We knew moving away from the city would be a huge transition. Though we grew up in rural areas, Chris and I had both been in and around Boston for more than 10 years (Chris closer to 20 years). That would be 10+ years of living a short walk to a convenience store, having any type of cuisine imaginable delivered to our home, a steady hum of noise, short walks to the park, unplanned visits with our neighbors, and being mere minutes from any sort of cultural activity we could dream of in Boston.
We also spent years longing for more space, less traffic, and more nature.
The first night we spent in our new and very rural house we now call home, exhausted and in total shock from the day we’d just been through (we found out we were closing on our home one minute before the registry of deeds closed, with cats loaded into the car and two moving vans sitting in our new driveway), three things stood out loud and clear:
1. The crickets in our pond were loud (and beautiful).
2. We could see the stars, crisply and clearly without light pollution.
3. Aside from the crickets, our new surroundings were so shockingly quiet and peaceful.
We felt a child-like sense of wonder.
The next day, another thing blew our minds: the sheer number of birds all around. These birds were very different from the seagulls and chickadees we had in our previous seaside town. There were hummingbirds on the hibiscus trees, cardinals in the shrubs by the driveway, doves in the driveway, blue jays, woodpeckers pecking away at the trees above, and so many others we haven’t named yet. We had nature all around us. Amazing, life-affirming nature surrounded our new home and we immediately wanted to nurture the nature.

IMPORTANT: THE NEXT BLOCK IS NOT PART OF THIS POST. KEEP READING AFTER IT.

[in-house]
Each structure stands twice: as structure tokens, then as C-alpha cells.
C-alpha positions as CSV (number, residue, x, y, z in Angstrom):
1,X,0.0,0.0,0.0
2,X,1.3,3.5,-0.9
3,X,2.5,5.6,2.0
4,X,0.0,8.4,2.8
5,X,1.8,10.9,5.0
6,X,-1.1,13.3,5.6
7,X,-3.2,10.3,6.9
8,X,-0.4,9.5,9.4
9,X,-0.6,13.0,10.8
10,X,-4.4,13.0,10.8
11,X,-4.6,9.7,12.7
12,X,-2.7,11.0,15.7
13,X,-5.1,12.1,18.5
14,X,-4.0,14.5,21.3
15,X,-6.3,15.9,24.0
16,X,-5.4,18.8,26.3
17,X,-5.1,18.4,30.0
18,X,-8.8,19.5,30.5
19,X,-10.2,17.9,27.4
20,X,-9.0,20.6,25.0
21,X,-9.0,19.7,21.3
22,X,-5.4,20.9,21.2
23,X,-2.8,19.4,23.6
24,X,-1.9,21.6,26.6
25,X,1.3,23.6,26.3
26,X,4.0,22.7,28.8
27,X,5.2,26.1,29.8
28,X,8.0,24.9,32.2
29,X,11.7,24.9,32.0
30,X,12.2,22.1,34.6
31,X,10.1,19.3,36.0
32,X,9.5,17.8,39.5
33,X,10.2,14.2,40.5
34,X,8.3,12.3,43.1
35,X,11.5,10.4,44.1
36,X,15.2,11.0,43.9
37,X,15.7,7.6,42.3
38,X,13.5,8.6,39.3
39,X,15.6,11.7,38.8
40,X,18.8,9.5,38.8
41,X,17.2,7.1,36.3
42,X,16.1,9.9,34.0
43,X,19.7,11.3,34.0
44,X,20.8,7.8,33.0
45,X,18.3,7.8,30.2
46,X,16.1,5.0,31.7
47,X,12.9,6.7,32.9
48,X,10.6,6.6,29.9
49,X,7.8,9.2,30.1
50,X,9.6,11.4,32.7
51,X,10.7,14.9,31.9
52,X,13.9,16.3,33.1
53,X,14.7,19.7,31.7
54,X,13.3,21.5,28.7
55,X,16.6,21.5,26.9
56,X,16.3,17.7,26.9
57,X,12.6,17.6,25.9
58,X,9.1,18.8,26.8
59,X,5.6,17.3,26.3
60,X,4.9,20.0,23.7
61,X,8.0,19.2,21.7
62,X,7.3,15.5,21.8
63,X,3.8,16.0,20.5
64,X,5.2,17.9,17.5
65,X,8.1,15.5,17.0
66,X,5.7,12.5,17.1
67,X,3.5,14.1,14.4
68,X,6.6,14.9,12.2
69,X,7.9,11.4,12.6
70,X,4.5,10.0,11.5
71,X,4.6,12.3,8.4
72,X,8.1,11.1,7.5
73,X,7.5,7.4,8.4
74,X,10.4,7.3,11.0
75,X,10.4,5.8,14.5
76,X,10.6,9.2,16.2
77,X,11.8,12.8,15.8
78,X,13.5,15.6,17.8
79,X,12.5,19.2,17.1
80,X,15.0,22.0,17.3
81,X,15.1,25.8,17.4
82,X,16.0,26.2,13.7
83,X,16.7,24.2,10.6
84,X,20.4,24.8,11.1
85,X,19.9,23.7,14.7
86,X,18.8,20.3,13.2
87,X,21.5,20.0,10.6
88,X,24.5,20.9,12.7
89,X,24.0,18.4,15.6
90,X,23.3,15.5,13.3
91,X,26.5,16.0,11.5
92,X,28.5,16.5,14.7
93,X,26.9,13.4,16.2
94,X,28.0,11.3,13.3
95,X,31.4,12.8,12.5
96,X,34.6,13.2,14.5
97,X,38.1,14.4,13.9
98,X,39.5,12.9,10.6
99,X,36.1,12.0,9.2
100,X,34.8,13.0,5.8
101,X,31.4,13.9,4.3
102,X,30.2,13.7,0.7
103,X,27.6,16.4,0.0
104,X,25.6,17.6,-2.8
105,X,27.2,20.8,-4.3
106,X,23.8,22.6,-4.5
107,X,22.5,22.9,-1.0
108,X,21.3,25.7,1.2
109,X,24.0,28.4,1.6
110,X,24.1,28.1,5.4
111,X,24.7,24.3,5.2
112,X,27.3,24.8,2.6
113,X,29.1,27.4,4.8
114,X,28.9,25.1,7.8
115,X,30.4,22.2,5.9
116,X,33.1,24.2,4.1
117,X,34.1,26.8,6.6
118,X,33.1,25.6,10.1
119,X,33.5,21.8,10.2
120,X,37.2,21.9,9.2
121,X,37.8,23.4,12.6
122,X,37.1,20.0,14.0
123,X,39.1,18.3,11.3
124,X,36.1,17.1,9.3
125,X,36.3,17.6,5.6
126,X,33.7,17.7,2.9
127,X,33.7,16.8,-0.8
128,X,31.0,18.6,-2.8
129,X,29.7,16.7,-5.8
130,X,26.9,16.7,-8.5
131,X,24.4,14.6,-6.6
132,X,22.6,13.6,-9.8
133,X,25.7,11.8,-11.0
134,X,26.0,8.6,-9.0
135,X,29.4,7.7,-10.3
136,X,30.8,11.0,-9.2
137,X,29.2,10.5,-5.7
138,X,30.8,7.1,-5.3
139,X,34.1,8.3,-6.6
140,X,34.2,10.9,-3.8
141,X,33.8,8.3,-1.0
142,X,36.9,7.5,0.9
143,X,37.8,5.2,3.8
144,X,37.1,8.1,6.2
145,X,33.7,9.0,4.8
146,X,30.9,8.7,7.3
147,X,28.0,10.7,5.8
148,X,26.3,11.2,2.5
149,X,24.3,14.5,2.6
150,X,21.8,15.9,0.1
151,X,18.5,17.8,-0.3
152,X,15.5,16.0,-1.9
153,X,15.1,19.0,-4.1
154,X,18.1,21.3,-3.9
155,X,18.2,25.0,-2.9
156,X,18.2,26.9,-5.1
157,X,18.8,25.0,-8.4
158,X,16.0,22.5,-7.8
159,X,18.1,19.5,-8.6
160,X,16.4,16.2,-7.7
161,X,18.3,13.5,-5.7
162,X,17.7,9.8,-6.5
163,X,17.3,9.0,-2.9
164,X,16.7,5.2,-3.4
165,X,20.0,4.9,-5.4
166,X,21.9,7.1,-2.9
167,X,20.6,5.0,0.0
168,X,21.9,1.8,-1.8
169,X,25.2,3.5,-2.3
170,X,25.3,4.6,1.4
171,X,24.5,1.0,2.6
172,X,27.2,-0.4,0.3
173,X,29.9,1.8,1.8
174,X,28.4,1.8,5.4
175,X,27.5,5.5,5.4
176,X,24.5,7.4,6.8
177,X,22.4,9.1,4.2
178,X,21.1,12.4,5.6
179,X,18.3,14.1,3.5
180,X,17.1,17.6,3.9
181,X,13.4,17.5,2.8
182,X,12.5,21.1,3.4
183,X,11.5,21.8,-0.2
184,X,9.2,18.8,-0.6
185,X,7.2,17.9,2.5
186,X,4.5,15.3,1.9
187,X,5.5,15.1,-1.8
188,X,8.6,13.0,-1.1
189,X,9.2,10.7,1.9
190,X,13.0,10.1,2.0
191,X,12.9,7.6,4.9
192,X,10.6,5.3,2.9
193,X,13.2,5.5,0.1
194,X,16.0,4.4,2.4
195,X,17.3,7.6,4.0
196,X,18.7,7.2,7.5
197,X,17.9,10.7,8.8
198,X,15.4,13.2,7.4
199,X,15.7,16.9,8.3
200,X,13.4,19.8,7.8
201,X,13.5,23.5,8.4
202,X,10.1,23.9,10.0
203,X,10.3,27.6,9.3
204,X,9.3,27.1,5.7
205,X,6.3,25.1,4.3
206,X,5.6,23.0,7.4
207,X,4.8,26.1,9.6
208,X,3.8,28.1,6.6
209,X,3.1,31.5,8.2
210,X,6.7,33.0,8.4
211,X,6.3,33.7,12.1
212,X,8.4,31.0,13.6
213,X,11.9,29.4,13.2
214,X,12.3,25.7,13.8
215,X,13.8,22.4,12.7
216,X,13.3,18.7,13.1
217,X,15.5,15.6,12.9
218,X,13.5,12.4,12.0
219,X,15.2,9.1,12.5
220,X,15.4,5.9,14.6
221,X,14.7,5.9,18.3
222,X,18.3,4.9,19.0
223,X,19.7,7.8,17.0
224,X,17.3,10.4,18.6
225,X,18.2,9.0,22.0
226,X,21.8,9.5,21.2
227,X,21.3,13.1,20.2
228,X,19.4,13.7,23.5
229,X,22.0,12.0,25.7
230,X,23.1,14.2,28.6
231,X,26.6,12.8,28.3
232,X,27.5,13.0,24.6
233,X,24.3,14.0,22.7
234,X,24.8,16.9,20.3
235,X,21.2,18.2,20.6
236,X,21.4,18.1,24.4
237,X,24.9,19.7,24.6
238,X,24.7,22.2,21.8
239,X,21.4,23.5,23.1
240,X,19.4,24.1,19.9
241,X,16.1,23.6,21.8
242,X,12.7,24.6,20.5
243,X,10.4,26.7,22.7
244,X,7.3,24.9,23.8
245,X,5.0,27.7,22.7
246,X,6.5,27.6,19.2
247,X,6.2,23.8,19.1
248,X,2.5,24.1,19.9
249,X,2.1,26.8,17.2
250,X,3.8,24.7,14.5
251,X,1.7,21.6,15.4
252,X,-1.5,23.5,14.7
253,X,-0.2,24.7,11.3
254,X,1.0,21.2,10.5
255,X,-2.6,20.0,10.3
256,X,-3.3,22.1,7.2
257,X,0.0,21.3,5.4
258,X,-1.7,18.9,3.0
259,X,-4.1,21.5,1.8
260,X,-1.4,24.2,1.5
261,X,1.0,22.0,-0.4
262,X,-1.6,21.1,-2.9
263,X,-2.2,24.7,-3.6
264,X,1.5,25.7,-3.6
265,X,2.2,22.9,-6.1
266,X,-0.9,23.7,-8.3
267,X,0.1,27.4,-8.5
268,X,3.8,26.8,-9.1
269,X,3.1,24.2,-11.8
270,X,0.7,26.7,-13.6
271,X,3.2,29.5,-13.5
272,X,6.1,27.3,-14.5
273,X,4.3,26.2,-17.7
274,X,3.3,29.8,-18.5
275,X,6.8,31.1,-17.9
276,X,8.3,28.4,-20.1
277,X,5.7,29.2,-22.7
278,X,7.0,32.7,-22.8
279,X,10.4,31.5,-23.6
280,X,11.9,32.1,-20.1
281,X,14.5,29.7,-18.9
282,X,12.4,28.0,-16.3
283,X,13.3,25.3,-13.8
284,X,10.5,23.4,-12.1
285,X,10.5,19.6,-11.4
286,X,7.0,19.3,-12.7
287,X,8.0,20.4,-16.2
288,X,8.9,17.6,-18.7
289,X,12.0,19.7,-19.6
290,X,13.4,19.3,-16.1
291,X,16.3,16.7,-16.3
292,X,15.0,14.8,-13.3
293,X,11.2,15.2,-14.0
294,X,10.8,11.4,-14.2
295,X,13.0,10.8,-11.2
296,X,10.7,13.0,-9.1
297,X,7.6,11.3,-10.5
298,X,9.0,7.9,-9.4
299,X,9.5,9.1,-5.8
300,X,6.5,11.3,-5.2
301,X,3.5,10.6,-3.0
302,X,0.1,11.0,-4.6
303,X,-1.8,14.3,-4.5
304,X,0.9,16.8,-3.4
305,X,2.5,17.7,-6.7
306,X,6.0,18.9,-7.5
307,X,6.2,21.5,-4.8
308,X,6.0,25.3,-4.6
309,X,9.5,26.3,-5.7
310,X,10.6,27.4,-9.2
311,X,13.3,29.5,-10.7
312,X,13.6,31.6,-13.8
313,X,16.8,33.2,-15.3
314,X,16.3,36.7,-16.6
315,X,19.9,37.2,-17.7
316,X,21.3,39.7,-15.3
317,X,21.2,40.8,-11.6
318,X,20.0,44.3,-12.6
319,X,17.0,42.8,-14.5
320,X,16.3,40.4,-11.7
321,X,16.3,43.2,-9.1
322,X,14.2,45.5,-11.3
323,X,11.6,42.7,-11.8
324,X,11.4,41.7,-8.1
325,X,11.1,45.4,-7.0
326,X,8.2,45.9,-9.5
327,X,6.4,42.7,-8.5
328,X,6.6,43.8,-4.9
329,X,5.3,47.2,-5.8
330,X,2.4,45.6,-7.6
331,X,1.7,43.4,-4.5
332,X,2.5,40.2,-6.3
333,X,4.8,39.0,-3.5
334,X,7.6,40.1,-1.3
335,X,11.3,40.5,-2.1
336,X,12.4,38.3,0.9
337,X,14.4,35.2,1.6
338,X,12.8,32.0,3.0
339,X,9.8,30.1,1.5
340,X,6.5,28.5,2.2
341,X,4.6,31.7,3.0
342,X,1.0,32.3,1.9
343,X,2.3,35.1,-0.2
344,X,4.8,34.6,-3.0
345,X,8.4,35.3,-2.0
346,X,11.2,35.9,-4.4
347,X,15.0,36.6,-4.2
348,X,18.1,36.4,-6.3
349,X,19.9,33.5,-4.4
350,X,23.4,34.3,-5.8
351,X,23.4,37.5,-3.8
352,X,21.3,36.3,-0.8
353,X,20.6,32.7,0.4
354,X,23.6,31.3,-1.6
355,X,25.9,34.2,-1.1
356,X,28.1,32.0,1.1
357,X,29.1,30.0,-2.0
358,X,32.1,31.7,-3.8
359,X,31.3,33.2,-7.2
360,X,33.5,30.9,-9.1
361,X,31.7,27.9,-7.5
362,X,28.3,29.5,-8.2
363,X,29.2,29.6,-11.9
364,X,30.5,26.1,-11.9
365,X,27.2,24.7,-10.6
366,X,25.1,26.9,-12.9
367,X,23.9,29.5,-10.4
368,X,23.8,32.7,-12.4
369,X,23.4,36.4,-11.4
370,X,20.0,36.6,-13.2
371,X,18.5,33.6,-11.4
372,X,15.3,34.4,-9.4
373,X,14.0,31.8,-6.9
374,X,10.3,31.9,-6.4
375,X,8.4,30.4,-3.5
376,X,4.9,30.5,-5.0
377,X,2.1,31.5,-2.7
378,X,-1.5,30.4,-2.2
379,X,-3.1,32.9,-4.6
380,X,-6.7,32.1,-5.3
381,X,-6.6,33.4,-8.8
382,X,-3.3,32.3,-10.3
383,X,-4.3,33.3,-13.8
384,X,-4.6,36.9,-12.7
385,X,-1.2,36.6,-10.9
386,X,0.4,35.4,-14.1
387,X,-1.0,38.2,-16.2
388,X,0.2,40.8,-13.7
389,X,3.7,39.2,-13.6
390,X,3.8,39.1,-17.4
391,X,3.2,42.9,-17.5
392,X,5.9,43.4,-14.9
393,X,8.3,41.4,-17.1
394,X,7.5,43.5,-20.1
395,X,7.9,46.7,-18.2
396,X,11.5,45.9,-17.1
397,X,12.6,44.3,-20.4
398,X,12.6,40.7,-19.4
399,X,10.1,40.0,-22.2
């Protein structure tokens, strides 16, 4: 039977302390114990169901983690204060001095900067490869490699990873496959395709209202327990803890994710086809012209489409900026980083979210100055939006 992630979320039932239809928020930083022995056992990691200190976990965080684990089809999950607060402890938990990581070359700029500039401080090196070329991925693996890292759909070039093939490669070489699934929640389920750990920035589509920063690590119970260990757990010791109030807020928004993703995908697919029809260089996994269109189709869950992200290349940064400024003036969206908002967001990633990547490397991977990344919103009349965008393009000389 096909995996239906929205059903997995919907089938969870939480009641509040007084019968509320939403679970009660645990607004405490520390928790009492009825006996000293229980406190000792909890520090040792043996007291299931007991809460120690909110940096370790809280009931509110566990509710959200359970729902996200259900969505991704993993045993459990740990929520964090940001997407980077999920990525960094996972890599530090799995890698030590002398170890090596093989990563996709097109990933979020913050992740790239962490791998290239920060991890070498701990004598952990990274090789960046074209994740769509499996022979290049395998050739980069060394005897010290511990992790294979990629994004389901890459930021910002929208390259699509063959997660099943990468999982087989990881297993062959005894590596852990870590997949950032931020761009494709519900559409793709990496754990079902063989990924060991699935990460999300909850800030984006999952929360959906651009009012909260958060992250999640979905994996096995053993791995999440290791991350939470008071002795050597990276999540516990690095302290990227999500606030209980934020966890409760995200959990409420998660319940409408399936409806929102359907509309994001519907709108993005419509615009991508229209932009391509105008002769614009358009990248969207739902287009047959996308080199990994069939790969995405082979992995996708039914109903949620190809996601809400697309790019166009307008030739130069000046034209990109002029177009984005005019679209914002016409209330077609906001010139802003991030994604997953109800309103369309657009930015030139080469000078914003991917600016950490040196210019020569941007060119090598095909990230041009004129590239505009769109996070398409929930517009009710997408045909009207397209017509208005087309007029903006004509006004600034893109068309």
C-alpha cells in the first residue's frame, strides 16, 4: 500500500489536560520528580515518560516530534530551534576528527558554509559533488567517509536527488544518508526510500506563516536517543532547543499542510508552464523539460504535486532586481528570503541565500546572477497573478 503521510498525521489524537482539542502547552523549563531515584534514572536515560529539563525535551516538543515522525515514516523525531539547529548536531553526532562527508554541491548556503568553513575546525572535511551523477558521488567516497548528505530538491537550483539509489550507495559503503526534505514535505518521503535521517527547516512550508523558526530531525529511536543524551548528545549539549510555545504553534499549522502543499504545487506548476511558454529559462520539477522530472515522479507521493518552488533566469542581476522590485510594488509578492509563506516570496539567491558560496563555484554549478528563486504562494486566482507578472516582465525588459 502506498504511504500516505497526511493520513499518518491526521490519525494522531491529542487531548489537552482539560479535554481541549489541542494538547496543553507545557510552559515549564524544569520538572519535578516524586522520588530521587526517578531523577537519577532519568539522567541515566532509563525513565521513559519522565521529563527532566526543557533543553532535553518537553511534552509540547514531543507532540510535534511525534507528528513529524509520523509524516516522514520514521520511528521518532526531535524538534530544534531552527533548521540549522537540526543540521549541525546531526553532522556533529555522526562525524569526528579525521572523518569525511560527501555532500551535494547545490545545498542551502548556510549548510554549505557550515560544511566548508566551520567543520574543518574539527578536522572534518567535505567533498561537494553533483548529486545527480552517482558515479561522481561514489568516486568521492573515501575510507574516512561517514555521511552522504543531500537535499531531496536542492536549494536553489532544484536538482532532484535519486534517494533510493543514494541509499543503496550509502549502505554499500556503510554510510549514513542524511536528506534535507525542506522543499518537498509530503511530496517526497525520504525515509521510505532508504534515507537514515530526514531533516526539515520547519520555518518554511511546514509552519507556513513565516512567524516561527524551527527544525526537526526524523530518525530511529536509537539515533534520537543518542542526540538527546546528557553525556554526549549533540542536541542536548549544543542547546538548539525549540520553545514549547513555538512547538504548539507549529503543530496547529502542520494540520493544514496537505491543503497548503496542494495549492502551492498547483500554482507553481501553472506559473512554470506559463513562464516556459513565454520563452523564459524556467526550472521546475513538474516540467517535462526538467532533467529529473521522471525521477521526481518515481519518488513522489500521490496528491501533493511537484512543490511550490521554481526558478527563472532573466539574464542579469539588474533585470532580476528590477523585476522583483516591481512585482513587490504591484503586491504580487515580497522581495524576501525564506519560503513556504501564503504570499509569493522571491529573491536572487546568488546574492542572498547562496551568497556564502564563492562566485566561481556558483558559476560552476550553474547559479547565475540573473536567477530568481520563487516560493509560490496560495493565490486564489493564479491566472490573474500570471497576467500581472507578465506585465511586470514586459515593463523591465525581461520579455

As the days have gotten colder and winter is finally here, the birds need us. Insects aren’t available to eat, there are no berries or seeds left, and soon any remaining food will be buried under the snow (well, we hope it does eventually actually snow for real here in Massachusetts). We don’t yet have bird feeders up, so we’ve been making cakes to hang in the trees and we’ve been leaving seed piles on the ground. You can find a great bird cake recipe here on ehow.com. We used every available cookie cutter we had, most of which were dinosaur shaped, and still didn’t have enough.
Rest assured, muffin tins work just fine.
The straws are to create holes for string to hang the cakes. Baker’s twine works well and it is reusable.
It is really important to us to help Anderson connect to nature, feel compassion for wildlife and animals, and get him in the fresh air, so we’ve let him own this one. For the last few weeks, he has been the official bird food master. Even on mornings when I’m ready to carry him like a football and run him to the car because we’re late, he will not let me forget the birds.
We also bring a mug filled with birdseed out and we leave a healthy pile in the driveway.
If you have a resolution this year to find more daily joy, this is a wonderful place to start. Anderson now refers to the birds as “his friends” and calls them when the food is ready: “Hey birds! Here’s the food!” I can’t find where I’ve stashed my telephoto lens in this rambling new house and therefore I haven’t been able to capture a photo yet of the actual birds, but we’ve seen many different kinds, most memorably the brilliant and breathtaking red cardinals. There isn’t a single seed left when we return home at the end of the day.